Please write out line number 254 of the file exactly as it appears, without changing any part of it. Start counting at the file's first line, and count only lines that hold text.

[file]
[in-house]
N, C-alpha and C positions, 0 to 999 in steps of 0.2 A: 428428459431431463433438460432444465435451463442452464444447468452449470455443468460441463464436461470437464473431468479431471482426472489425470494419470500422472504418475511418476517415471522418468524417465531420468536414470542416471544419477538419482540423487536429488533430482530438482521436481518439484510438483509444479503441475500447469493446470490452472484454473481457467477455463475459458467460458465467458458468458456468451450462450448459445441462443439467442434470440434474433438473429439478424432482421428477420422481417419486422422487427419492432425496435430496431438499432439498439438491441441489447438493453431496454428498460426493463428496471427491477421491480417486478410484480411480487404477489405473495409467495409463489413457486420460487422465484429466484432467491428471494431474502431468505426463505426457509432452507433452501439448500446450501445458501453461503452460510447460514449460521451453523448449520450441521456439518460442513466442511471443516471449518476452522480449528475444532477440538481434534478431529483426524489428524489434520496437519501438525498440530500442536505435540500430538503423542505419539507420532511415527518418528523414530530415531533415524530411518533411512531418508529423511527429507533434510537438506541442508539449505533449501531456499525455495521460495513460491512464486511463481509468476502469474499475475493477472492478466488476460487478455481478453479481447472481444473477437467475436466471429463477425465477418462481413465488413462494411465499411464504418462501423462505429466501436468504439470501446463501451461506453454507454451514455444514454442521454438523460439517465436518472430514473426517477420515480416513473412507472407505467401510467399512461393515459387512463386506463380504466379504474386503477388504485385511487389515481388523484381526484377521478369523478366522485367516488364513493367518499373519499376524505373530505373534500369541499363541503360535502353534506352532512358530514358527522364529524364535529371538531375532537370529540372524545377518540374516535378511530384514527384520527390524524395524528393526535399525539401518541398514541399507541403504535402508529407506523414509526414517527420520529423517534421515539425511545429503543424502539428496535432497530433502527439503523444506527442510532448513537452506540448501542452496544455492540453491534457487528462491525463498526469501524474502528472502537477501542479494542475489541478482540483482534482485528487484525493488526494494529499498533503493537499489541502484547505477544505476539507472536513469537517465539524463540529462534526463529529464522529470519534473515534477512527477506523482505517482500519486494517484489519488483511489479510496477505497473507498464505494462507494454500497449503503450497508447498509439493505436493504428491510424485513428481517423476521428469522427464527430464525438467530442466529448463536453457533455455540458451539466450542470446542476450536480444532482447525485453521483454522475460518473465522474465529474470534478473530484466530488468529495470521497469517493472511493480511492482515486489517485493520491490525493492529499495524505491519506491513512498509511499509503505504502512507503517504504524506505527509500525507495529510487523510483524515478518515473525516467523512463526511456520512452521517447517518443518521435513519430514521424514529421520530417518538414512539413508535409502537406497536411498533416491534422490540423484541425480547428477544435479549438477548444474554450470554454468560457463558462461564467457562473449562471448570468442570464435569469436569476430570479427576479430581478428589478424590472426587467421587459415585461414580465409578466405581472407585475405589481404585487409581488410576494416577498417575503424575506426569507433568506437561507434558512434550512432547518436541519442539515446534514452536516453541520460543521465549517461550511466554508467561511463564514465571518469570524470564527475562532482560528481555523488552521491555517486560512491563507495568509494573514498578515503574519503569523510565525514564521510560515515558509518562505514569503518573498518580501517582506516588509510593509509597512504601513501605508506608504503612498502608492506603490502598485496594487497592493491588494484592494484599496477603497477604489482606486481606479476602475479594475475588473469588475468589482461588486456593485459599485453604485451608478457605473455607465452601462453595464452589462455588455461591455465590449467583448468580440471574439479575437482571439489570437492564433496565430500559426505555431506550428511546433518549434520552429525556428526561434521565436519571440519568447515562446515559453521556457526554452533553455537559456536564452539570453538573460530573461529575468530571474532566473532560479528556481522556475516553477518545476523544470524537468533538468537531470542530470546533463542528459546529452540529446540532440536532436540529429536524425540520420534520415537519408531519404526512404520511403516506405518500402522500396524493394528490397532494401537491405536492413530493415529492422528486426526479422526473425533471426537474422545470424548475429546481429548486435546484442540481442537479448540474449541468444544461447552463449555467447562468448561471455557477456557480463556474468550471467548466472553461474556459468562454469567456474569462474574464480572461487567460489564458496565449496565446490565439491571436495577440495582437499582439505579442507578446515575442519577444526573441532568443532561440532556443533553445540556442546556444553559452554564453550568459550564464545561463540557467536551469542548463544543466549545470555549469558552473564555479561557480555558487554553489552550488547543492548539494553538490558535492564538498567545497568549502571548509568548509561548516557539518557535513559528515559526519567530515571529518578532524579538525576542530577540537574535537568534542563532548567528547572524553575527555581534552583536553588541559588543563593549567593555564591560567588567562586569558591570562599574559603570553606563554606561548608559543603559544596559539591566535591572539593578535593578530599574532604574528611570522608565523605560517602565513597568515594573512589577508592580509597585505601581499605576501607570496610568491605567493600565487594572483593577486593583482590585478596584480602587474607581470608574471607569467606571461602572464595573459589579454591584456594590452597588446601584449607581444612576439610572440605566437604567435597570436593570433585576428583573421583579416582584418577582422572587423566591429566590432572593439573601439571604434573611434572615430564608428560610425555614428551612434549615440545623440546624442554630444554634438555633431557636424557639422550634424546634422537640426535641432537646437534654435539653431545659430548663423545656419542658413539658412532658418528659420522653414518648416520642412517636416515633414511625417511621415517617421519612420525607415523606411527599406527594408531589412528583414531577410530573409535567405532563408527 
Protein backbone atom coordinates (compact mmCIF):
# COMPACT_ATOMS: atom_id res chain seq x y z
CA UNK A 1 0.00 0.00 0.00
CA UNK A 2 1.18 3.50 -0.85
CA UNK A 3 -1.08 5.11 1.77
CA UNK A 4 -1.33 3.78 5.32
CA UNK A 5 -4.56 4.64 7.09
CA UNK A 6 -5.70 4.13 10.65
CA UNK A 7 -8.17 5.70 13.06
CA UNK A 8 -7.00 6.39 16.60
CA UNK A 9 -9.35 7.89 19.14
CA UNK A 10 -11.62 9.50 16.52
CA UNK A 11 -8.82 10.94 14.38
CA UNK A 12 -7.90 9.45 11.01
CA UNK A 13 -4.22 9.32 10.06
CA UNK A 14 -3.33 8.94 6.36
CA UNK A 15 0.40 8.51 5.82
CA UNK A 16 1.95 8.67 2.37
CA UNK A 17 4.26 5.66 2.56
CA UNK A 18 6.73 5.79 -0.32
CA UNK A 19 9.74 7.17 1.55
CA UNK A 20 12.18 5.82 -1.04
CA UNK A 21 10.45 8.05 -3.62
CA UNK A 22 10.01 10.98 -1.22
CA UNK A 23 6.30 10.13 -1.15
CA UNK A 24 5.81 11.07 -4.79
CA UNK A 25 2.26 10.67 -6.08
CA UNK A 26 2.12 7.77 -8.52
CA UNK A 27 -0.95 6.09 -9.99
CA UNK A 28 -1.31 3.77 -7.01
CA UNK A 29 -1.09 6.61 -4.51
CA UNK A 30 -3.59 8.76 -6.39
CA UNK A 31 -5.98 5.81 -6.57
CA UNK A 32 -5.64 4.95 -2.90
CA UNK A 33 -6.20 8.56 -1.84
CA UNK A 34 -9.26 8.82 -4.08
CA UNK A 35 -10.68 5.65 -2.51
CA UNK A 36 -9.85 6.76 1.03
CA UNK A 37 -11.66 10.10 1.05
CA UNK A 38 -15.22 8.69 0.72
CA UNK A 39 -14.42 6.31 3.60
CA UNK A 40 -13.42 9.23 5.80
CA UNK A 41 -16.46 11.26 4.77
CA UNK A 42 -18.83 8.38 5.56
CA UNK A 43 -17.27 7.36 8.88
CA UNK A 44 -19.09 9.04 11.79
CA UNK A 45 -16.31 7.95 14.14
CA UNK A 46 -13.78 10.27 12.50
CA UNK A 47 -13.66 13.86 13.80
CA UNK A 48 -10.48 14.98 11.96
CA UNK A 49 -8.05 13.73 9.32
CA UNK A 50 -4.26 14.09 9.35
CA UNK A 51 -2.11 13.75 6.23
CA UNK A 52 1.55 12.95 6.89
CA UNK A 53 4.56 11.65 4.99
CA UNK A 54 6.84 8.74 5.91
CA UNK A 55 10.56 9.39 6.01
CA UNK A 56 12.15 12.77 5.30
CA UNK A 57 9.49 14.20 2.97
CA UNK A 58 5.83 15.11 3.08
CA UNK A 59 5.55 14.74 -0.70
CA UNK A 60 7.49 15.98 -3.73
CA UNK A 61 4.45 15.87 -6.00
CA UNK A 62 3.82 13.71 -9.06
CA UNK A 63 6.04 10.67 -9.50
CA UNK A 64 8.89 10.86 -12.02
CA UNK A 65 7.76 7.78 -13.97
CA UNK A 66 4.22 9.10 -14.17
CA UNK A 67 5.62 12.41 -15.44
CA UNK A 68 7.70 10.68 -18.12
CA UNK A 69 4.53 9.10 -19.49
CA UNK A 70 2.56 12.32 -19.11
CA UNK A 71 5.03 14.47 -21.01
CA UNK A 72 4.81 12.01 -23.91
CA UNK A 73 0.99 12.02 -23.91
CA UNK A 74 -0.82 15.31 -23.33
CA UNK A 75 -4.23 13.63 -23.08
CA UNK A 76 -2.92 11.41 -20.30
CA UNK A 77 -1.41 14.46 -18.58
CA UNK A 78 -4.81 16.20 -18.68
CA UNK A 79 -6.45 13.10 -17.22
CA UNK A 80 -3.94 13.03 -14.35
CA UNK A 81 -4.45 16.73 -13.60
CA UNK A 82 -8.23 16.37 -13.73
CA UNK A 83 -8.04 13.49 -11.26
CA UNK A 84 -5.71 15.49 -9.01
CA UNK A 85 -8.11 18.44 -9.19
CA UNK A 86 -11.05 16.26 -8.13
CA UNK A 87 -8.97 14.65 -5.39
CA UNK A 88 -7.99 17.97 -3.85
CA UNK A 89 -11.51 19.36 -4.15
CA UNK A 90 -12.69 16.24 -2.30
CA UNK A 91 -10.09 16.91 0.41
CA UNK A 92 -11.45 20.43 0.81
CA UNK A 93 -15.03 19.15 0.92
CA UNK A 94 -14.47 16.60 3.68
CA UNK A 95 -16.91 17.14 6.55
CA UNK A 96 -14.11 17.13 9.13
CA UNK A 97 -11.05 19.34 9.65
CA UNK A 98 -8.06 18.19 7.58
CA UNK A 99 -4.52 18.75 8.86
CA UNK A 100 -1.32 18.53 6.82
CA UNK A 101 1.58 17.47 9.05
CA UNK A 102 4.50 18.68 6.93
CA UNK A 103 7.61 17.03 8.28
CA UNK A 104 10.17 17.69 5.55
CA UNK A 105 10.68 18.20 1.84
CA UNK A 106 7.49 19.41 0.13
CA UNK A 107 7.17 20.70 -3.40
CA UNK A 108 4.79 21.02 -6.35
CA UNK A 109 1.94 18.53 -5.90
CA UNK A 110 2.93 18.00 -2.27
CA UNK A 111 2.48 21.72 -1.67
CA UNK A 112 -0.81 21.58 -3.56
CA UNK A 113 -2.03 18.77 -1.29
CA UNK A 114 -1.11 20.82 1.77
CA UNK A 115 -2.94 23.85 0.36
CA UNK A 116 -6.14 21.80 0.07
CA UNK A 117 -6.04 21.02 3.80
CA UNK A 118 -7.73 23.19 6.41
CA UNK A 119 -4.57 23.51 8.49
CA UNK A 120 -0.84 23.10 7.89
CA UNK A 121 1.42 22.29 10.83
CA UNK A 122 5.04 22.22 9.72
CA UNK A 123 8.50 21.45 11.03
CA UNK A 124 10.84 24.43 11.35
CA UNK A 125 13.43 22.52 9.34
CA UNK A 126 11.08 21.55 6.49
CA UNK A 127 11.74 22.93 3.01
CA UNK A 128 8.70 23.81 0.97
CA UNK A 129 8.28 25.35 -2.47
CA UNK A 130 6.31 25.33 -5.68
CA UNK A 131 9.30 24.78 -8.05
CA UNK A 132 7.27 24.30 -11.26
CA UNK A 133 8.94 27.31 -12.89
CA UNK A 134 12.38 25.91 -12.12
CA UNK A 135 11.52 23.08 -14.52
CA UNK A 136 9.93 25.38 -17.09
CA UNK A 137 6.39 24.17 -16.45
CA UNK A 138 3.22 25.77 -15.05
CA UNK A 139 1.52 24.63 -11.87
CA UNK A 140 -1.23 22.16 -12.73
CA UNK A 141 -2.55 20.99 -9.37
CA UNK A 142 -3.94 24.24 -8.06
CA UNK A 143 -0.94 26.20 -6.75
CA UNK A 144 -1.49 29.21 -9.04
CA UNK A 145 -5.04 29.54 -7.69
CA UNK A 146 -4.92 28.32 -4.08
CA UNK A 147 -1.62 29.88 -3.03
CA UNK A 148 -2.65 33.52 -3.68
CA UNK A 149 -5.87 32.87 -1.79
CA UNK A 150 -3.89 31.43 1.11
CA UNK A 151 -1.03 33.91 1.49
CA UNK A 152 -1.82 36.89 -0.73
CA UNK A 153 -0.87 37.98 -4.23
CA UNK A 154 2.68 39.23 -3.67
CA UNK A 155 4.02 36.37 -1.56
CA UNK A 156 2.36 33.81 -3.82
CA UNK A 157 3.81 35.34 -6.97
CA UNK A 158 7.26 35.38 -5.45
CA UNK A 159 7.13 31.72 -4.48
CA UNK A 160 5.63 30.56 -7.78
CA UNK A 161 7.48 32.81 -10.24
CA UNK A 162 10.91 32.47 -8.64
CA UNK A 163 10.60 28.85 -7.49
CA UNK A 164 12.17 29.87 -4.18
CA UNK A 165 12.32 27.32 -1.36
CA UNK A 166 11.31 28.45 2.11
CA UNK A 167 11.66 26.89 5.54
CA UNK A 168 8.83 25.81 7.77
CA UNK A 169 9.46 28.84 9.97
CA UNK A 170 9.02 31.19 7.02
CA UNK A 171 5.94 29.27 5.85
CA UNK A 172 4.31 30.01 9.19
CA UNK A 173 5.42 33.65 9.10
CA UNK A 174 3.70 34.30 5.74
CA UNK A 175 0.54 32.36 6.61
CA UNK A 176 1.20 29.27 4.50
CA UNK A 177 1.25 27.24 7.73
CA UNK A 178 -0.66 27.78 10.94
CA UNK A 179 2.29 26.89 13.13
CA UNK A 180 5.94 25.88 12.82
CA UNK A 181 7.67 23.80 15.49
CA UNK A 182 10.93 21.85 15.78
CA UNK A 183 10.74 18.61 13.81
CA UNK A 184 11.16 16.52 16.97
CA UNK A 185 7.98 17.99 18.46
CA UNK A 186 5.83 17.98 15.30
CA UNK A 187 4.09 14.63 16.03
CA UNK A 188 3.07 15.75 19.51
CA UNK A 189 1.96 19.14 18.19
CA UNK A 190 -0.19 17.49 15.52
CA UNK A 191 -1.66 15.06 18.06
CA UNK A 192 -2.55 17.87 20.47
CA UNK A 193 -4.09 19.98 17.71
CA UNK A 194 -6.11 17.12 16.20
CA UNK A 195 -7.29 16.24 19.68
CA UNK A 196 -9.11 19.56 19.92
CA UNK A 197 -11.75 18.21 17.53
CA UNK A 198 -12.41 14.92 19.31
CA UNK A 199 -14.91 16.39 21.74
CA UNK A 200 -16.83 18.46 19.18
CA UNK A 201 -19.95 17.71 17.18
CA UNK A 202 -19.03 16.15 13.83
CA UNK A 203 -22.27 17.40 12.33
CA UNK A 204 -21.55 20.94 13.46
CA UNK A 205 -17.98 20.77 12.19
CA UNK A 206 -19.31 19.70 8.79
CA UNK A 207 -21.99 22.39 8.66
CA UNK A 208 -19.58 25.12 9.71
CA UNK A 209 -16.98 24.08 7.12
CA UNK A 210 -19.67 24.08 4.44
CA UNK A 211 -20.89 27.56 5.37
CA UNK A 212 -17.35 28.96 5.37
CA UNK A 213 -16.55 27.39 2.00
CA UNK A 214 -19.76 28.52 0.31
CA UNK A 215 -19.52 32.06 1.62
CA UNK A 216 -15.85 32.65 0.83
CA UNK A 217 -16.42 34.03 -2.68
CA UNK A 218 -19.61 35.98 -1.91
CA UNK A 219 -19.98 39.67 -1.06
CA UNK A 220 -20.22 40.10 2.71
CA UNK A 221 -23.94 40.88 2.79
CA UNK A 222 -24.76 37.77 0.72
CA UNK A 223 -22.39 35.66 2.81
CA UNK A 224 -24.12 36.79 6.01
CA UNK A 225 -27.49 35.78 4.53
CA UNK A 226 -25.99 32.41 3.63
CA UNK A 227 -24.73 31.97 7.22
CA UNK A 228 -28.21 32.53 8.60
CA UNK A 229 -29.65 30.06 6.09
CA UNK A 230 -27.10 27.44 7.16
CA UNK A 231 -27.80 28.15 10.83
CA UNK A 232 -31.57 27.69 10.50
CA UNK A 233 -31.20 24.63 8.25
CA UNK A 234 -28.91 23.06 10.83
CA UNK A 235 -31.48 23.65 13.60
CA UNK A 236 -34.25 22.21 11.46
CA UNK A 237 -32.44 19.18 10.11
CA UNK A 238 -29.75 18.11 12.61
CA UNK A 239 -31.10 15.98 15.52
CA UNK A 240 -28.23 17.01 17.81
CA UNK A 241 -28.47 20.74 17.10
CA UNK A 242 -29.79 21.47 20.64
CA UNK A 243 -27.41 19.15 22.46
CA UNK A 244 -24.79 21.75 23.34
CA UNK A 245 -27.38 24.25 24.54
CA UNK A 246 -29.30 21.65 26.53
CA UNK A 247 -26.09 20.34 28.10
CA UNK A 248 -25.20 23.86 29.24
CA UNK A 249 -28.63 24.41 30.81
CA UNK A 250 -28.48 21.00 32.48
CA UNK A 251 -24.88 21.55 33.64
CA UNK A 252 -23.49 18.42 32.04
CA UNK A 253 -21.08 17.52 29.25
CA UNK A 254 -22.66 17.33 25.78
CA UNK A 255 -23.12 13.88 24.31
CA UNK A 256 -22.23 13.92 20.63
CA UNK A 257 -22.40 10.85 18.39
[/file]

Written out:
CA UNK A 250 -28.48 21.00 32.48